Given the great silence, one would think that those Africans are priests in military drag who drug child soldiers so that they are more ready for the butchery of war and the noises of women being raped and sodomized in the heartless hours following battle.
One of the rebels in the Congo interviewed in The Greatest Silence says what may be quite common. He essentially makes the statement that with death happening around him constantly, any woman he comes upon might be his very last chance to have sex before he meets his looming destruction. Given the possibility of impending oblivion, he takes sex from any available woman because he does not have the time to court and convince.
His explanation might be the oldest and most accurate in the history of rape and war. It could be brutally thumbing one’s nose at encroaching finality since sex always symbolizes the possibility of regeneration, new life, and vibrant futures. But it is not enough to excuse any of the forms of sexual abuse so excessive that they leave the most brutalized women incapable of controlling their urine. One doctor was so traumatized by the sight of such a woman that he could not work through his numbness for a bit before sucking up all of the nausea he found inescapable. The patient had been raped and sodomized then held over a fire until her buttocks were almost burned away. The doctor did not understand that level of cruelty and there are probably few on the earth who can.
In Pascal Bruckner’s recent essay The Tyranny of Guilt, we finally get an argument that should move those ready away from the masochistic acceptance of blame for every bad thing in the world. When Western people excuse Third World horrors as the jerking of helpless knees bashed with European and American sledge hammers, a form of evil not so old begins to form like a film on a pool of water. What is actually being expressed is a sense of the endless power that puts the West in the position of a deity controlling all of the human universe.
The comic Flip Wilson used to use “The devil made me do it” as an endlessly mutable punch line. The Nation of Islam taught its zombies, as Malcolm X called the followers of the racist cult, that the white man was a devil made for no good whatsoever 6,000 years ago.
As Pascal Bruckner makes clear, the white man has explained the wrongs of the world as his fault and has pinned the tail of the devil on himself for a few centuries. As a dodge, totalitarians of all colors and climes have posed the same explanation for the troubles of the world. It is a tragic bal masque in which whites will accept being responsible for ruining everything if they can no longer run everything. The narcissism of a self-pitying sense of superiority remains in place.
Not everyone fails to recognize this.
As an unfairly beautiful Senegalese businesswoman said to me, “Europeans and white Americans have replaced their favorite African tale of Rousseau’s noble savage with the equal lie of Africans who cannot run their countries well and cannot resist terrible behavior, which is all the result of colonialism. That bullshit neither walks nor flies. In fact, it would do the world some good if these Western people faced the truth that all African women must face. Bad things do not need passports and they can go anywhere if the people themselves don’t resist or don’t know how. The only foreign aide that we need right now is the truth. Everything else is ready to move beyond all of this corruption, rape and massacre. Let the best of us create a new beginning together.”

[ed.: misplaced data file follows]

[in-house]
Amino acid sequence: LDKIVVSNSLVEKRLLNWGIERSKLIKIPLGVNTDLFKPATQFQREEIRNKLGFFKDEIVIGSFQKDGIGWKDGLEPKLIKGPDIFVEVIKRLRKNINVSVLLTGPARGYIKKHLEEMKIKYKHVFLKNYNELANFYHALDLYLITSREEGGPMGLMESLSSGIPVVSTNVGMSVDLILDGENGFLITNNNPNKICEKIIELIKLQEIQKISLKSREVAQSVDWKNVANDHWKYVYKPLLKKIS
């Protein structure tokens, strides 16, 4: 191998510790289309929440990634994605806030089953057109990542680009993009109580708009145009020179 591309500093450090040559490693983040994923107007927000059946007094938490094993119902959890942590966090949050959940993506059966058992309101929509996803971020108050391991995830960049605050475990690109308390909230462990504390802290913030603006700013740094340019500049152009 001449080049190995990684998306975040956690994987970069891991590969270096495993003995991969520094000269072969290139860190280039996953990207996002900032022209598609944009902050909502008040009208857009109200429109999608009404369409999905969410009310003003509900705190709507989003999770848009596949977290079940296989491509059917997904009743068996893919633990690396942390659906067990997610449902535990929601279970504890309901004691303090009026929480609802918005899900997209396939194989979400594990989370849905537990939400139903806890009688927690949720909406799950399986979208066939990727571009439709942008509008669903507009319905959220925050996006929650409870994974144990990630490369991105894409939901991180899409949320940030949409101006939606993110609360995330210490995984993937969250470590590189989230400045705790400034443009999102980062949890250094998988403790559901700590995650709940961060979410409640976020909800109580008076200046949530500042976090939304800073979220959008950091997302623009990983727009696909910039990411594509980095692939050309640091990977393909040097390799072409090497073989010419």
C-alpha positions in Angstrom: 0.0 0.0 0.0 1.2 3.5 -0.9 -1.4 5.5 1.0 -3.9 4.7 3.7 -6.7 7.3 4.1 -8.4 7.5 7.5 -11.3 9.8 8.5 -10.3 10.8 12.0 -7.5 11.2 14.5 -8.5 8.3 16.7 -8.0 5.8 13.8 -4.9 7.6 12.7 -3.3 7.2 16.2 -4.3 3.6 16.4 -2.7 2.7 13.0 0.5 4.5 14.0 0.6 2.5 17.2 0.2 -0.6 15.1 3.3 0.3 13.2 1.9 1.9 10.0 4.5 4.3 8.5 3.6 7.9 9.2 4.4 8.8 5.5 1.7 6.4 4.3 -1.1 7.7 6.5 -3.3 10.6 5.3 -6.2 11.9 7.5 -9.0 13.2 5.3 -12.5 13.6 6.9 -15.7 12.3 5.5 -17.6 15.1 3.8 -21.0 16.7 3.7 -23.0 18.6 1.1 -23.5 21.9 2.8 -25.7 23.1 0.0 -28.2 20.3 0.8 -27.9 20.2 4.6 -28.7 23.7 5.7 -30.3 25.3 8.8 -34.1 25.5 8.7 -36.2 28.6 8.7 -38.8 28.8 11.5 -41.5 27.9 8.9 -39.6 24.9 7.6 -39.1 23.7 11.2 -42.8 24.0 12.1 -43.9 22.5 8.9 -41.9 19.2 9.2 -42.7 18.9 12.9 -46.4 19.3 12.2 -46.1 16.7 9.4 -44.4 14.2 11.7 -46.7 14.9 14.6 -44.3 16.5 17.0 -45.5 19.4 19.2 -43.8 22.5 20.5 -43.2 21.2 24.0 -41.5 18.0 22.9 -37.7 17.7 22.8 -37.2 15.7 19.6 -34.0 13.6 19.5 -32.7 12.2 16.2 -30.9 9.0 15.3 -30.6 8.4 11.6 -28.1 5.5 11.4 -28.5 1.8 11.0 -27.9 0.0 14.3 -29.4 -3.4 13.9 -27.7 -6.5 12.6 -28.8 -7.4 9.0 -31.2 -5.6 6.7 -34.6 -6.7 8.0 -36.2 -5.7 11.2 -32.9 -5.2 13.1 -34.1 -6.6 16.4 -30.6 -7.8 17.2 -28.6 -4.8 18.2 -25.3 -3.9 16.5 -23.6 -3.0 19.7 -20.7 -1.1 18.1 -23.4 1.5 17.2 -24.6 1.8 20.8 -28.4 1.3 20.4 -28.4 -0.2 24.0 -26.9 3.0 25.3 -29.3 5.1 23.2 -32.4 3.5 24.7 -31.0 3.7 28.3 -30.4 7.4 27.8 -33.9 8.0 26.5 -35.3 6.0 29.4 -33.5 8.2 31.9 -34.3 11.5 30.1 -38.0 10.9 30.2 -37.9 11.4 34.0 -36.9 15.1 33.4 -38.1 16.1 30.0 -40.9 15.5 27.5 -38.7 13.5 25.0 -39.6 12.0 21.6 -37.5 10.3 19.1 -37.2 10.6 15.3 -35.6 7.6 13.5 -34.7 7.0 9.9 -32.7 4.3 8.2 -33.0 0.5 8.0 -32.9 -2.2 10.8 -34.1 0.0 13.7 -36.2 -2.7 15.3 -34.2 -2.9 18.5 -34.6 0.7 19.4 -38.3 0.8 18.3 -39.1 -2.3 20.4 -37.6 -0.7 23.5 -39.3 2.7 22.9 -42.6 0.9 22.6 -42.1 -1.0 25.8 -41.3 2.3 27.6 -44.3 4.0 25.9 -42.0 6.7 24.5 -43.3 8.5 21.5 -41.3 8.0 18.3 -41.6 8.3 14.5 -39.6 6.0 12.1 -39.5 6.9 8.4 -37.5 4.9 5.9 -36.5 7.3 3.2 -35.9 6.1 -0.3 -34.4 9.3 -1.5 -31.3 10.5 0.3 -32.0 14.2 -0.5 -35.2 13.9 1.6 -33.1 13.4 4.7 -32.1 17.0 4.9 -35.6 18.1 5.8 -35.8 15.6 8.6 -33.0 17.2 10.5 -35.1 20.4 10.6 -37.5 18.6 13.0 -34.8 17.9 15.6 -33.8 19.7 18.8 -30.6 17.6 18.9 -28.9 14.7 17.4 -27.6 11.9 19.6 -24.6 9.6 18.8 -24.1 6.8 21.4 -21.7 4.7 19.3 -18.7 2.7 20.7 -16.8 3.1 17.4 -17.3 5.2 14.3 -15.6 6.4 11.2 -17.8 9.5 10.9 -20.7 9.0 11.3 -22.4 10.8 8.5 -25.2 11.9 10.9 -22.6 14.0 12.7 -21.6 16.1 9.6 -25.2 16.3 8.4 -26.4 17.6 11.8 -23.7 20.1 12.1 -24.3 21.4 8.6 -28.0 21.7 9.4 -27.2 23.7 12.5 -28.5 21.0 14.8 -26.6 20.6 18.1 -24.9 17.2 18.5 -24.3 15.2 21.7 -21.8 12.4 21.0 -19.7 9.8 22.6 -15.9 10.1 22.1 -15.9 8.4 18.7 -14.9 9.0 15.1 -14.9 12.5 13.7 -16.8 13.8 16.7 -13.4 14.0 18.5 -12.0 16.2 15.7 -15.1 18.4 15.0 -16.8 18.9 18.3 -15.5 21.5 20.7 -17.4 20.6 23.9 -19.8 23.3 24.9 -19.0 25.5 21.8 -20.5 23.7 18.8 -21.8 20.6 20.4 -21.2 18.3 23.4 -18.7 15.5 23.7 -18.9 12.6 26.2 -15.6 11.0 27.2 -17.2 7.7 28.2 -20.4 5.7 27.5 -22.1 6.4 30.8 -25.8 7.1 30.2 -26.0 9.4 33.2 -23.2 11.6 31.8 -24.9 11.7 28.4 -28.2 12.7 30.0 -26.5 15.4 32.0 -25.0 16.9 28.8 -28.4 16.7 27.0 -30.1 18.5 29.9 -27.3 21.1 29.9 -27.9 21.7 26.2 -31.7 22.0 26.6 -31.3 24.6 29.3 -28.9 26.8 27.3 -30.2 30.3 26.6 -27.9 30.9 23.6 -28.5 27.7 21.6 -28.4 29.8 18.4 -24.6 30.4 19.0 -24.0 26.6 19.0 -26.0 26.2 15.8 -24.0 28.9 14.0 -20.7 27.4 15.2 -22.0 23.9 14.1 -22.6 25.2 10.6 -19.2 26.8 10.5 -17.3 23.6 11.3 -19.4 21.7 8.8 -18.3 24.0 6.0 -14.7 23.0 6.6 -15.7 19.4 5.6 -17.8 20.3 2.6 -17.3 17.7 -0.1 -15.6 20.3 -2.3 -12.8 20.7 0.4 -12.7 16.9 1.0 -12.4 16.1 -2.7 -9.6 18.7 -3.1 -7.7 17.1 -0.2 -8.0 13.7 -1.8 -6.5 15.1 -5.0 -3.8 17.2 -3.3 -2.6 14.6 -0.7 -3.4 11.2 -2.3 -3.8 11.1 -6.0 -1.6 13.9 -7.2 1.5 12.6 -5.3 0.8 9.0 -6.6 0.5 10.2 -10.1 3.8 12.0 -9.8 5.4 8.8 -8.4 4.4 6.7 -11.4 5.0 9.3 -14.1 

I felt the same thing listening to the tales of Leymah Gbowee at the home of Tina Brown. She broke our hearts with her memories of the abuse that Liberian women went through before they organized and got a leg up on their dilemmas of being sexual spoils of war. With her Liberian accent, she also put something into the air of the room that I had witnessed before from women during the Civil Rights Movement. Gbowee inspired us with her unbowed faith in the coming victory of a democracy firmly based in our collective humanity.
This magnificent woman said that when she was about to give it all up and sit down in defeated silence, she was shown evidence that a woman nursing her baby had been killed, her breast lopped off and left in the mouth of her child.
Like all true and tender warriors, Leymah Gbowee said without the slightest sentimentality that she then knew that she would work forever if necessary because someone had to speak for these people. And if not she, whom?
Stanley Crouch's culture pieces have appeared in Harper's, The New York Times, Vogue, Downbeat, The New Yorker, and more. He has served as artistic consultant for jazz programming at Lincoln Center since 1987, and is a founder of Jazz at Lincoln Center. In June 2006, his first major collection of jazz criticism, Considering Genius: Jazz Writings, was published. Next year, the first volume of his biography of Charlie Parker will appear.